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BLOG – ‘Let’s Talk: Power and Powerlessness in Academia’ CGHR Forum

last modified Feb 06, 2018 05:21 PM
The ‘Let's Talk’ forum was an attempt to explore the dynamics between the “powerful” and the “powerless” in academia and to find practical ways to address these issues. The forum was organised by CGHR's student group and took place on 23 November 2017.

Over the past six months conversations about abuse of power in many sectors and areas of public life have moved from the private to the public. The actions and behaviours of those in positions of relative power – whether intentional or not – often negatively affect those in positions of less power, in situations ranging from seemingly minor incidents to outright assault and harassment. 

Addressing the endemic harms caused by the abuse and misuse of power in academic relationships is a complicated matter. The ‘powerless’ hesitate to come out with allegations, due to fear of blowback to their career and life in general. The power structures embedded in academia mean that one individual can hold another's entire career in their hands thus exacerbate these apprehensions. Our ‘Let's Talk’ forum was an attempt to explore the dynamics between the “powerful” and the “powerless” in academia and to find practical ways to address these issues.

The forum was open to all those studying and working at all levels within academic power structures to bring a diversity of experiences and perspective. Given the wide and sensitive nature of the topic, we decided to conduct the forum as a structured dialogue focused on participants’ feelings and frustrations, the issues invoked by real-life case studies, their personal experiences, barriers to taking action, and possible action at the institutional level.

A diverse set of attendees participated, including undergraduate and graduate students, postdoctoral scholars, tutors, Directors of Studies, mid-career and senior academics, and administrative staff. Following an icebreaking exercise designed to increase trust and comfort level, we discussed a wide variety of case studies based on real life abuses of power in academia. Participants identified and discussed obstacles facing those in academia ranging from a lack of empathy and concern for well-being to micro-aggressions, manipulative power structures, and psychological effects on the “powerless”. Another conversation centred on demystifying the complicated line between intentional and unintentional abuse of power by the ‘powerful’. Building upon the case studies, many participants expressed very strong feelings and revealed their personal experiences, which unfolded many new dimensions to the topic.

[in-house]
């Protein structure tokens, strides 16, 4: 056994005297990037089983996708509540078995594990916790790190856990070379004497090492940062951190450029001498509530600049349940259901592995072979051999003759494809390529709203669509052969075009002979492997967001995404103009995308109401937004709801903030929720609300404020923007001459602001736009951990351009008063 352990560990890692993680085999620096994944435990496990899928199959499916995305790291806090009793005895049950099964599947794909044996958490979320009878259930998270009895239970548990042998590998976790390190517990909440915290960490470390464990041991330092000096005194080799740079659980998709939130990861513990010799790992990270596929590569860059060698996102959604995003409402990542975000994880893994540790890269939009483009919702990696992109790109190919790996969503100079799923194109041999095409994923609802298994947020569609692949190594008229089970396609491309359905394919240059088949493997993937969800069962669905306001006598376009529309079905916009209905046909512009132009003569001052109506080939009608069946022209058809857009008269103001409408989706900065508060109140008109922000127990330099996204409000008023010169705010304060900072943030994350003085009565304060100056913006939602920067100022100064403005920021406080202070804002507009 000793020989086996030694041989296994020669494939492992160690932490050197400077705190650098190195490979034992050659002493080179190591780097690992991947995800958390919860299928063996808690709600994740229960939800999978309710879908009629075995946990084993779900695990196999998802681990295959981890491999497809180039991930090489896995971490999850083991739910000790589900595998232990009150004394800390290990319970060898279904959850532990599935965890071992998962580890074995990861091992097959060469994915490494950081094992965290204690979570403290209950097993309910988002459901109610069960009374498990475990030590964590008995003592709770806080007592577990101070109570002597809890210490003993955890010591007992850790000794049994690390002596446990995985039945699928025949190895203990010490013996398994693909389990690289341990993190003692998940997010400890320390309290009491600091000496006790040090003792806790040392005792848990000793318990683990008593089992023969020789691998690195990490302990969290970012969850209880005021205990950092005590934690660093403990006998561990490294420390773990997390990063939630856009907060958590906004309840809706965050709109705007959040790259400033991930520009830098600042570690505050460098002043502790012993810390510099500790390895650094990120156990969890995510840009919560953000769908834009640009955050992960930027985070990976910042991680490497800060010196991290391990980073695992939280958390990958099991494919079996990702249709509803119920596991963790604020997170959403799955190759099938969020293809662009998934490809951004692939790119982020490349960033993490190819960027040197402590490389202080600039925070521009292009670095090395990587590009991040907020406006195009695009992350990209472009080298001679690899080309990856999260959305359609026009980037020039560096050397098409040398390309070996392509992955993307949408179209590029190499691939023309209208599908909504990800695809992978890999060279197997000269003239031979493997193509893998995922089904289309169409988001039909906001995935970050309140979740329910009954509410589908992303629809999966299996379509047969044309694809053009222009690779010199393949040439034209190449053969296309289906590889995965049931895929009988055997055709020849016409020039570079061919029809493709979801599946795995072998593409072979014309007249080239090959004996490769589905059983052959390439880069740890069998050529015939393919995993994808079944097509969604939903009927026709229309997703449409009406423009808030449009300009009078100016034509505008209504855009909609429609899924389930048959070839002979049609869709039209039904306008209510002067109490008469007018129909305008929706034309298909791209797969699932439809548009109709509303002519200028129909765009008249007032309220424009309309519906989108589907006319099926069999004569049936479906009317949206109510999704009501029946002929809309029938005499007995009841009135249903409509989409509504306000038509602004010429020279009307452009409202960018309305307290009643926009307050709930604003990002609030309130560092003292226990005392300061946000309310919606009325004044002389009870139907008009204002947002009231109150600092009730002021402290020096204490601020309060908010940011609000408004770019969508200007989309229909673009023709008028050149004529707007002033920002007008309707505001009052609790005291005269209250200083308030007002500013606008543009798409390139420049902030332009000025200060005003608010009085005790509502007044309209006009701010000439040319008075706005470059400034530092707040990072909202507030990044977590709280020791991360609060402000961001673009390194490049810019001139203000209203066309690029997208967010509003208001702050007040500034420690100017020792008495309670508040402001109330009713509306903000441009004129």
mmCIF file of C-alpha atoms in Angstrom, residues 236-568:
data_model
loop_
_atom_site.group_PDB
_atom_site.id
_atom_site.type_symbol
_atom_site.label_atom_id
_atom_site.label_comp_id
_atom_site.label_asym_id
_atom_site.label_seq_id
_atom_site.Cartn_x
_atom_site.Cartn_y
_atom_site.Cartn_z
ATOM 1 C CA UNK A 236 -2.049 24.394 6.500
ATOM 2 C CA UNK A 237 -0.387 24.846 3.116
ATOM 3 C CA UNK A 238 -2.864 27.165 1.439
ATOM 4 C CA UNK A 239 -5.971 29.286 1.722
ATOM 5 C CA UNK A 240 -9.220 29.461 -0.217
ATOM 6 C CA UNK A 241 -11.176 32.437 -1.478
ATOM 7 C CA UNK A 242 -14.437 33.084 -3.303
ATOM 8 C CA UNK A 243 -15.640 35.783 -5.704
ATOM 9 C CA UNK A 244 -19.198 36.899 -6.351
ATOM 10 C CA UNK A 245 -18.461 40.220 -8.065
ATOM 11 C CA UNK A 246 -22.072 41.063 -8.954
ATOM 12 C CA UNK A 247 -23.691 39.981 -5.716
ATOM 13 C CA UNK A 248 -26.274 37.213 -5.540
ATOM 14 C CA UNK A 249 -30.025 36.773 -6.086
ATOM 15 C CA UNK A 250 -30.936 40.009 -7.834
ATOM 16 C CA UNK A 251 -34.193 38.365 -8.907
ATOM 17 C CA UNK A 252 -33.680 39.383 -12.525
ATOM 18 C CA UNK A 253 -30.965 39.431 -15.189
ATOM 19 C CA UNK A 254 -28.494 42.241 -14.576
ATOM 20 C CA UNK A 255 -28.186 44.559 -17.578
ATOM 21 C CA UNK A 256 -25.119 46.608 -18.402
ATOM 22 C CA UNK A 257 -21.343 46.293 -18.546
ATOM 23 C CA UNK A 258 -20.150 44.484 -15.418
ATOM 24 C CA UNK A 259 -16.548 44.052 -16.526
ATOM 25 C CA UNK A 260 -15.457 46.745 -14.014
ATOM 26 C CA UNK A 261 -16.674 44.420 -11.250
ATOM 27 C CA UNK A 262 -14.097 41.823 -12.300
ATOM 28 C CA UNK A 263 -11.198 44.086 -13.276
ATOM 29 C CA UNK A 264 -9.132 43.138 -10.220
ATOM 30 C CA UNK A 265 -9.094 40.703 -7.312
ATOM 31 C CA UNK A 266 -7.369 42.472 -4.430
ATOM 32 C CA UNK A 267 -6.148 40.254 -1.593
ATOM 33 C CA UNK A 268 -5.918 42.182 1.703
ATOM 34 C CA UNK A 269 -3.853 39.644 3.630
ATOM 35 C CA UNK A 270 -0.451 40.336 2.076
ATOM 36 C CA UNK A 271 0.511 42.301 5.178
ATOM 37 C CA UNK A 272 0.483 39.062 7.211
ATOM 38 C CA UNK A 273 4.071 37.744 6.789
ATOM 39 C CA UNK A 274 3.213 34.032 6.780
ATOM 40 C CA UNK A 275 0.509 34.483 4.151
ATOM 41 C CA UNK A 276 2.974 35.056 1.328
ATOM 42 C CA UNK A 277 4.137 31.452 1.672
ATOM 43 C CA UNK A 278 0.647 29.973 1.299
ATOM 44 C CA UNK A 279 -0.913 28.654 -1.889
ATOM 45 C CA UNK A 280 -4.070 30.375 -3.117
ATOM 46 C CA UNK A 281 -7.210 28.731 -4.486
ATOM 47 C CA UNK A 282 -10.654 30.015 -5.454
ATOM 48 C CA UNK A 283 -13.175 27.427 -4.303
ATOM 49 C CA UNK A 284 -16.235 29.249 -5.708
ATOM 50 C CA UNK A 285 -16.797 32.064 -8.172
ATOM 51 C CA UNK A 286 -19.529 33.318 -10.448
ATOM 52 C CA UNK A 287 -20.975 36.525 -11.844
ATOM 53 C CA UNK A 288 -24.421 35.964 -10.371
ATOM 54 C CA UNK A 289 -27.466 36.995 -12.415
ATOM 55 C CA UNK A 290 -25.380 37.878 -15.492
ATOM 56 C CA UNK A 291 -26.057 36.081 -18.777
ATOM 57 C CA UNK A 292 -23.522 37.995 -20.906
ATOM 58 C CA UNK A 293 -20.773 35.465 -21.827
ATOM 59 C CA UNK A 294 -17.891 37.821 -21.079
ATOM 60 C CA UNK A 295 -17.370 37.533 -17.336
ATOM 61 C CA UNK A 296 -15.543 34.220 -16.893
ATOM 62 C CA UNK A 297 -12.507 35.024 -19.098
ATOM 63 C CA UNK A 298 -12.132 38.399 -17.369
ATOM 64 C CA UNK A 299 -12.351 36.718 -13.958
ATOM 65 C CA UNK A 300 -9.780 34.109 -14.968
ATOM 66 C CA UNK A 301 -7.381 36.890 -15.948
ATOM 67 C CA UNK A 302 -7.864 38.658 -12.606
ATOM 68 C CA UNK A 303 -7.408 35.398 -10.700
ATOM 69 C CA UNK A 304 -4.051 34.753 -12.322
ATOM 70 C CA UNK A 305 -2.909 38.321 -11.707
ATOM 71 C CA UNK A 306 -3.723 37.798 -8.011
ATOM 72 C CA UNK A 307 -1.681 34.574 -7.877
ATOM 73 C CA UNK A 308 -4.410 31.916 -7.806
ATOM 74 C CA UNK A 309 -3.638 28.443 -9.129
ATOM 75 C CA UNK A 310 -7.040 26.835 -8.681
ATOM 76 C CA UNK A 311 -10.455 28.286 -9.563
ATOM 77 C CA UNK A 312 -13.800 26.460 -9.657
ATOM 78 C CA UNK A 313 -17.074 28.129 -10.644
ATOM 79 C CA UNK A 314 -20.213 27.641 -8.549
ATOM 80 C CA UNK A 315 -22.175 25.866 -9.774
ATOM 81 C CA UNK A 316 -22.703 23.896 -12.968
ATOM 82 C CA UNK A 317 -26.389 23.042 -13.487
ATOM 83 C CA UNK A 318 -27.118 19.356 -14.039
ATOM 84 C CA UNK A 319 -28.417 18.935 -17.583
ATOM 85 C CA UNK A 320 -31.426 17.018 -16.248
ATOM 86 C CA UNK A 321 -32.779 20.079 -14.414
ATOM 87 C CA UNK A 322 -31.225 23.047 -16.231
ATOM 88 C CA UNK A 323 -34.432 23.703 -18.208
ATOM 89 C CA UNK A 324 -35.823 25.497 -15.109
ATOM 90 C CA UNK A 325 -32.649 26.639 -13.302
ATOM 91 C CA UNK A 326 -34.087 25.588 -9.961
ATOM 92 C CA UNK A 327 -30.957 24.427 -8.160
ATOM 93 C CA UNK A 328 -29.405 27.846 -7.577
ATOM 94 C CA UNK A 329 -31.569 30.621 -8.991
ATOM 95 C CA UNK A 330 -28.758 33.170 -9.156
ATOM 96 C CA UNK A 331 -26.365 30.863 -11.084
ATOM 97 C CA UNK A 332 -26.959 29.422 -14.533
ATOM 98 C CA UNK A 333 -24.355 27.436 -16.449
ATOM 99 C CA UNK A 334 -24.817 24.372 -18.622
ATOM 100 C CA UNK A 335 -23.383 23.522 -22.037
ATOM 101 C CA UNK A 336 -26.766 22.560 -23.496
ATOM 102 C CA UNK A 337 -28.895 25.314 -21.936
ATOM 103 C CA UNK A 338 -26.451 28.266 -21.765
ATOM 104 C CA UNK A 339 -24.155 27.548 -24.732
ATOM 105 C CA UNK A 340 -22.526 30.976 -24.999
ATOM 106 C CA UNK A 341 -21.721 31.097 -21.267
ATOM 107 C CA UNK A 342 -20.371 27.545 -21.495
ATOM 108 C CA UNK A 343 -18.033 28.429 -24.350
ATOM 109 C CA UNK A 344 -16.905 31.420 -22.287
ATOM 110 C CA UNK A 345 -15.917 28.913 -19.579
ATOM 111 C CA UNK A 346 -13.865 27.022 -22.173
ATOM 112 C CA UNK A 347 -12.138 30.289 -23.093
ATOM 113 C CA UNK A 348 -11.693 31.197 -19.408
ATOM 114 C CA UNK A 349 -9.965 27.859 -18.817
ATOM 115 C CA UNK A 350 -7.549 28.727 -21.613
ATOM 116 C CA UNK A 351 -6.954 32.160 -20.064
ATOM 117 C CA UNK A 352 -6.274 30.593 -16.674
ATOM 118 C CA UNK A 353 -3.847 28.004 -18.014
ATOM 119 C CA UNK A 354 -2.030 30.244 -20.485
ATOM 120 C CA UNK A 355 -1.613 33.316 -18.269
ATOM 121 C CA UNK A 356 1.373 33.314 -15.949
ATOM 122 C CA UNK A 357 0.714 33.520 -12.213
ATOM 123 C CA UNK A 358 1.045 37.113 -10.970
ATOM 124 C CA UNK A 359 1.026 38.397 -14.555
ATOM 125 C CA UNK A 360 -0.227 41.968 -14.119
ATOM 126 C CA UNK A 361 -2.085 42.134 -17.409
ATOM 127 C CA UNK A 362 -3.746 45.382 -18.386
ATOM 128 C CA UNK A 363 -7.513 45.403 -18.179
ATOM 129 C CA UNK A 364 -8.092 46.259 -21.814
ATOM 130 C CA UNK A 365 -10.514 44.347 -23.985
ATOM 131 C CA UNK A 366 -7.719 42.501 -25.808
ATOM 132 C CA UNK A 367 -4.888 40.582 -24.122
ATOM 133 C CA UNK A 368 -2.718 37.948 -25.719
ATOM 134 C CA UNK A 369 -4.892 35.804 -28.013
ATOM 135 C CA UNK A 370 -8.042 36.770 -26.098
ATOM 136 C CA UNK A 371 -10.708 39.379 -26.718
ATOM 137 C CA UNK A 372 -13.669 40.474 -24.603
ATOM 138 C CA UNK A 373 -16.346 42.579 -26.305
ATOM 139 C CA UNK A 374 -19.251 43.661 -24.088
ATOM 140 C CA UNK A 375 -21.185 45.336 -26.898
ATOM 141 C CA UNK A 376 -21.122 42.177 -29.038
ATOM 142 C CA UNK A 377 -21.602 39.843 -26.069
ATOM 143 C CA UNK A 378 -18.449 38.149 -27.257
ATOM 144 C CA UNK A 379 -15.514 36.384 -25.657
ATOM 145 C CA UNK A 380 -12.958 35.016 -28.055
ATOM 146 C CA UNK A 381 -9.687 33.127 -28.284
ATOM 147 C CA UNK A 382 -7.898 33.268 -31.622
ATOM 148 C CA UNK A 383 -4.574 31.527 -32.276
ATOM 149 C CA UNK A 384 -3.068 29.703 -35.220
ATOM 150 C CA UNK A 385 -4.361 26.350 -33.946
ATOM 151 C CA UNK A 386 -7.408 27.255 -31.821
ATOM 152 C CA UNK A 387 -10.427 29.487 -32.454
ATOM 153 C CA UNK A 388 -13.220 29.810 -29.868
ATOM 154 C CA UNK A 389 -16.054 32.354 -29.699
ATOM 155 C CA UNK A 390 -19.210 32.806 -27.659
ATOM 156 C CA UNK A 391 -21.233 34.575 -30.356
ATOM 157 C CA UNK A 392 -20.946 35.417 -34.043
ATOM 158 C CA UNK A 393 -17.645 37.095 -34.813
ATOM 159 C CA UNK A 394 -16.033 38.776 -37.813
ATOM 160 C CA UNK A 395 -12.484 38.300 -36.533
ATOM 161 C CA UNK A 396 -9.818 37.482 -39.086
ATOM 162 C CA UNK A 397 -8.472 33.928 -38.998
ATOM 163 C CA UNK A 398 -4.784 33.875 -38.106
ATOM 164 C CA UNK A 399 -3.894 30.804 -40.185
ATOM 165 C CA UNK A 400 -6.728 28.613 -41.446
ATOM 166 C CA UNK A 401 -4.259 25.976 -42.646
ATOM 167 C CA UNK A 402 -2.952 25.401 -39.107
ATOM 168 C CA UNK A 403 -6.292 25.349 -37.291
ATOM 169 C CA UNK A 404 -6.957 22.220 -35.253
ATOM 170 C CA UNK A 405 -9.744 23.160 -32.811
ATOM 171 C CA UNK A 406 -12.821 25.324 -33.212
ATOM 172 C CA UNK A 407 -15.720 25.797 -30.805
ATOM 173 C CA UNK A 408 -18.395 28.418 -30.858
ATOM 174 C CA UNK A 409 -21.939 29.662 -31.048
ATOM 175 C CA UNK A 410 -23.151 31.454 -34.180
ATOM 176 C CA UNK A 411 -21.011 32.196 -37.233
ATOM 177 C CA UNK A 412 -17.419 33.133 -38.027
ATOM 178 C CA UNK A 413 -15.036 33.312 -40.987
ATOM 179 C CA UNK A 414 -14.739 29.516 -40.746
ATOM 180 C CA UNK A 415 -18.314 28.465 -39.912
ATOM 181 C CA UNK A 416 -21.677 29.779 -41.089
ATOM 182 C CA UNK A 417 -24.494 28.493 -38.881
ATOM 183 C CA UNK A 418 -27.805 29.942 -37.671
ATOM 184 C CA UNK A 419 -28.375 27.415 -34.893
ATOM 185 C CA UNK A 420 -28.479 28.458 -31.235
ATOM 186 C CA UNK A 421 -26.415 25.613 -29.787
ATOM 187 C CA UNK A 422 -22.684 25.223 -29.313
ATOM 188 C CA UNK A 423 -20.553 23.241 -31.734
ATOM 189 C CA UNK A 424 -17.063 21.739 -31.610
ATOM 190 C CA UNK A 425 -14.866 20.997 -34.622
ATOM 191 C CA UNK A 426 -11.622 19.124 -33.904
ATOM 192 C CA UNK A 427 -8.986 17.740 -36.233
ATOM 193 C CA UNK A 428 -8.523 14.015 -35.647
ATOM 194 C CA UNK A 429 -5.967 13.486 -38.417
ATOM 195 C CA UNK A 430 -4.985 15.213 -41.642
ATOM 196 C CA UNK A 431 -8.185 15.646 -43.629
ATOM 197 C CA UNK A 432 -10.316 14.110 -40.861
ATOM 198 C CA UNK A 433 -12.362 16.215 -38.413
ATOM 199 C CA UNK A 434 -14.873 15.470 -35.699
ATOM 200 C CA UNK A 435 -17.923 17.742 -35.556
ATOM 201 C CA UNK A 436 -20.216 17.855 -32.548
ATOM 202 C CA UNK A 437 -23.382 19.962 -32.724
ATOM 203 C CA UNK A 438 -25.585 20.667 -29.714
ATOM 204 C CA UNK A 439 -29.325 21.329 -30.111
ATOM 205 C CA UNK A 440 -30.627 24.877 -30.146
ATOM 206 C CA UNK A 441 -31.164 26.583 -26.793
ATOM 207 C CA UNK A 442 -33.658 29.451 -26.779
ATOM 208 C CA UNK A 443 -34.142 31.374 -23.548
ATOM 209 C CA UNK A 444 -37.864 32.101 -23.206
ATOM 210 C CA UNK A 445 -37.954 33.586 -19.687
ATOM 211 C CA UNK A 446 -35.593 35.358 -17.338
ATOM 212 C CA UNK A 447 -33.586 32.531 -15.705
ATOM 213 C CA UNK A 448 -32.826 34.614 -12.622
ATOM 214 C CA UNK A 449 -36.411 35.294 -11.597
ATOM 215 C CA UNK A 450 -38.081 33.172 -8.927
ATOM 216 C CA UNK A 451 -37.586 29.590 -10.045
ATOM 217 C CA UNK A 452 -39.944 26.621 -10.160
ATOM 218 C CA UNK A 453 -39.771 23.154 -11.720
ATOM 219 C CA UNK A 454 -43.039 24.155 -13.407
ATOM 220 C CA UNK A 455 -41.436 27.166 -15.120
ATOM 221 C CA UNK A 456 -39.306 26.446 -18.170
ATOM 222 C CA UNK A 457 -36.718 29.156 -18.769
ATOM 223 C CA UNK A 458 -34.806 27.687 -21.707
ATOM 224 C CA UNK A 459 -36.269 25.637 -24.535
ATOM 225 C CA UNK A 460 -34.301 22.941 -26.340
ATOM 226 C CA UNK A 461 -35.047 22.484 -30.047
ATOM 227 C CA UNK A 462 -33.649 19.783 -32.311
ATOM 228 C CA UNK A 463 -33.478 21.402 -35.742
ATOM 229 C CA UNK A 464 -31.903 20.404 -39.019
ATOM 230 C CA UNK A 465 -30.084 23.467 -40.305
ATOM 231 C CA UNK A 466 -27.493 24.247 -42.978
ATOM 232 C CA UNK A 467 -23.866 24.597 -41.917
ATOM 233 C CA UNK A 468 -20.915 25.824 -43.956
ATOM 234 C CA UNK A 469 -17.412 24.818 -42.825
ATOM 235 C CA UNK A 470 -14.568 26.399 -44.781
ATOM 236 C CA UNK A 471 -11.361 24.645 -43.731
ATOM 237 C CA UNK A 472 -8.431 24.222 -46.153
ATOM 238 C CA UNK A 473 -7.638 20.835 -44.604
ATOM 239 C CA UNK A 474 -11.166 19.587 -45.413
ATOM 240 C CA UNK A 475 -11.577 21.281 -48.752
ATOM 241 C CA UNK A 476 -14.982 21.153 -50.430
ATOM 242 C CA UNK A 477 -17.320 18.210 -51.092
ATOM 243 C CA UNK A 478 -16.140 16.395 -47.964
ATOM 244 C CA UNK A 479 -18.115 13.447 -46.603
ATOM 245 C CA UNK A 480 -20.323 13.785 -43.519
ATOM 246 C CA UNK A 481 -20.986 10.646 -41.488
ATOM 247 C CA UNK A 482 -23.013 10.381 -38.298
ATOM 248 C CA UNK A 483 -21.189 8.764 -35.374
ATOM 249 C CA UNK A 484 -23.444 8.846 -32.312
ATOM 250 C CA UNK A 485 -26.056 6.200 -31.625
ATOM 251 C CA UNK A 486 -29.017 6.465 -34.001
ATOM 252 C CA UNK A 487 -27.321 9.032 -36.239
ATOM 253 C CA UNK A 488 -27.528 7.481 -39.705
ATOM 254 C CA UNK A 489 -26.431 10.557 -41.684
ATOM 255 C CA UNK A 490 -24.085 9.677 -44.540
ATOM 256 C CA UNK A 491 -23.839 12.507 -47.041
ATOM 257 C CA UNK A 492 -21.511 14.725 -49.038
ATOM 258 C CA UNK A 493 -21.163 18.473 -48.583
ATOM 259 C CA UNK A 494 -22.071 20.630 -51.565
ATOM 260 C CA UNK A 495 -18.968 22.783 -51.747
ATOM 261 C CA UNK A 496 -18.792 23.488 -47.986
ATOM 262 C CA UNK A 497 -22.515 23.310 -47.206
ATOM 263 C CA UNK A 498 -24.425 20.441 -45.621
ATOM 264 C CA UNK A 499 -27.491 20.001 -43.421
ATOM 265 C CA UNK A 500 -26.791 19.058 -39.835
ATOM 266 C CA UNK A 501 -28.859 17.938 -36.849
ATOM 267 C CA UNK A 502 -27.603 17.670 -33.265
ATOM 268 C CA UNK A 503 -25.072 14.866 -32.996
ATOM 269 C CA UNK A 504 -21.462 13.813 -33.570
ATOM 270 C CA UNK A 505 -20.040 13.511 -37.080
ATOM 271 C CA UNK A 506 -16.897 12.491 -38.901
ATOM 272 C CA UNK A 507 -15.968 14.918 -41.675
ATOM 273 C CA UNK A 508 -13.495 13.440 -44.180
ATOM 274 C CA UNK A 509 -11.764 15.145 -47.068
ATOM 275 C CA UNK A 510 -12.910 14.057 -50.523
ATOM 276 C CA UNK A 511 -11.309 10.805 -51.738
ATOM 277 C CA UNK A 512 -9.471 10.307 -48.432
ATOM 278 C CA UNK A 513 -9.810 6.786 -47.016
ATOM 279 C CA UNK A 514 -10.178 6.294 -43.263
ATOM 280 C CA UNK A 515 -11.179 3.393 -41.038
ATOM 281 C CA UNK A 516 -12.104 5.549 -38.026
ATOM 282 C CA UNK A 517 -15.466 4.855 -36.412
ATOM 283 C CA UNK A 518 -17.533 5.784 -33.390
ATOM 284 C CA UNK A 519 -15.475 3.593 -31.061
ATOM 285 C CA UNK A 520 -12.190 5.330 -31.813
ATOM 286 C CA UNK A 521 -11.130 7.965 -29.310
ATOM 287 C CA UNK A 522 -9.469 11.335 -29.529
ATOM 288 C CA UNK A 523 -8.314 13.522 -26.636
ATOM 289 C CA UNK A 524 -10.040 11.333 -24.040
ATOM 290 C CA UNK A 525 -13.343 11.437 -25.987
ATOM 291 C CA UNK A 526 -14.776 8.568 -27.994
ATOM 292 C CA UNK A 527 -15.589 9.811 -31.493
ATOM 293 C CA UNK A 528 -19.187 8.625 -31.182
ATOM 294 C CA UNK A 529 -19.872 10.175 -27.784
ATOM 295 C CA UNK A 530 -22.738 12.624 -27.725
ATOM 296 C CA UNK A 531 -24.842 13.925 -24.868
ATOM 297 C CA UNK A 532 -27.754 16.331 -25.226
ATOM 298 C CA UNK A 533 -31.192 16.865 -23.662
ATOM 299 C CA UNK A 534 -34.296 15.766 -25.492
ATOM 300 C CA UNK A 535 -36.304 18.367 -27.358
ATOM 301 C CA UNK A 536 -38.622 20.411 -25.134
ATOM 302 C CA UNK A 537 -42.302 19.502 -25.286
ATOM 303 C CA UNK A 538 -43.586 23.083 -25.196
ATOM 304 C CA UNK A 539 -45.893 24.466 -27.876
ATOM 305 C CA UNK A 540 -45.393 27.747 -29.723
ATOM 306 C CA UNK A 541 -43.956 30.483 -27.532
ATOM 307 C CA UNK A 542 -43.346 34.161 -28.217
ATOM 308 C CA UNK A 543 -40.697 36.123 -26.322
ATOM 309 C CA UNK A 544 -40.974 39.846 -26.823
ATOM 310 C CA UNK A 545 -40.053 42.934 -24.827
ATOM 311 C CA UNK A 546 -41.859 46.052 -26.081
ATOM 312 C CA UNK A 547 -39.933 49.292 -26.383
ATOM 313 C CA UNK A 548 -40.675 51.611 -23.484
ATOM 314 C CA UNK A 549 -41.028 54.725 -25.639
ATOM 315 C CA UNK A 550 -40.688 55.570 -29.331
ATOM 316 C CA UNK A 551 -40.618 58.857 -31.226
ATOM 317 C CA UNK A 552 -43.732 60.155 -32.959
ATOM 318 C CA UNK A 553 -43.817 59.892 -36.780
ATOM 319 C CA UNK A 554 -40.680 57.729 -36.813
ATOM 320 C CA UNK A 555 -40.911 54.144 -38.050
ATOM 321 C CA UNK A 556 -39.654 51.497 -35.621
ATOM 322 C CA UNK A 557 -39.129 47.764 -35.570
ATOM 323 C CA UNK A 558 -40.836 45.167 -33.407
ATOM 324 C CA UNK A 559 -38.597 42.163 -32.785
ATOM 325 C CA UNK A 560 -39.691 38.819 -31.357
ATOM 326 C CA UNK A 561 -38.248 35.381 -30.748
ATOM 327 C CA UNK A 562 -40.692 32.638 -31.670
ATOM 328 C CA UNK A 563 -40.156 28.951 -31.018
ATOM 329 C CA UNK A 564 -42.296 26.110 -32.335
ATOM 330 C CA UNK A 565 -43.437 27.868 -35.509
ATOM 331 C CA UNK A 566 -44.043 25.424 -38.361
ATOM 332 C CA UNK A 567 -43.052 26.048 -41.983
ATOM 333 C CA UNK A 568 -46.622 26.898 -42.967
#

We then discussed the intrinsic barriers to taking action. Mental factors brought up included fears of trivialisation, social isolation, of being dismissed and misunderstood, apprehension about potential adverse academic or career consequences. External factors covered were lack of institutional support, inadequacy of existing mechanisms to cover the diverse range of issues that may arise in an academic setting, and normalisation of inappropriate behaviours. It is essential to understand internal, external, personal and systematic obstacles to come up with effective solutions.

We were very grateful to have Sarah d’Ambrumenil, Head of OSCCA (Office of Student Conduct, Complaints and Appeals) kindly give her time to outline the existing procedures. She addressed the lack of knowledge surrounding existing systems such as Student Complaints, dignity@work for staff, and the ‘Breaking the Silence’ movement, etc.

Subsequently, participants discussed potential solutions, such as the necessity of publicising the existing mechanisms and raising awareness about these issues, compulsory consent/equality/diversity workshop for students as well as University staff to bring in a degree of sensitisation within academic relationships, and bystander trainings, etc. 

The participants' passion and concerns about this complex issue contributed greatly to the quality of discussion at the forum. Given the gravity of the topic and the challenges it poses, it cannot be fully understood, let alone resolved, through one single workshop or forum. Moving forward, our aim is to compile and summarise the ideas generated through this forum such that this material can be used in future department, college-level, or university-wide workshops.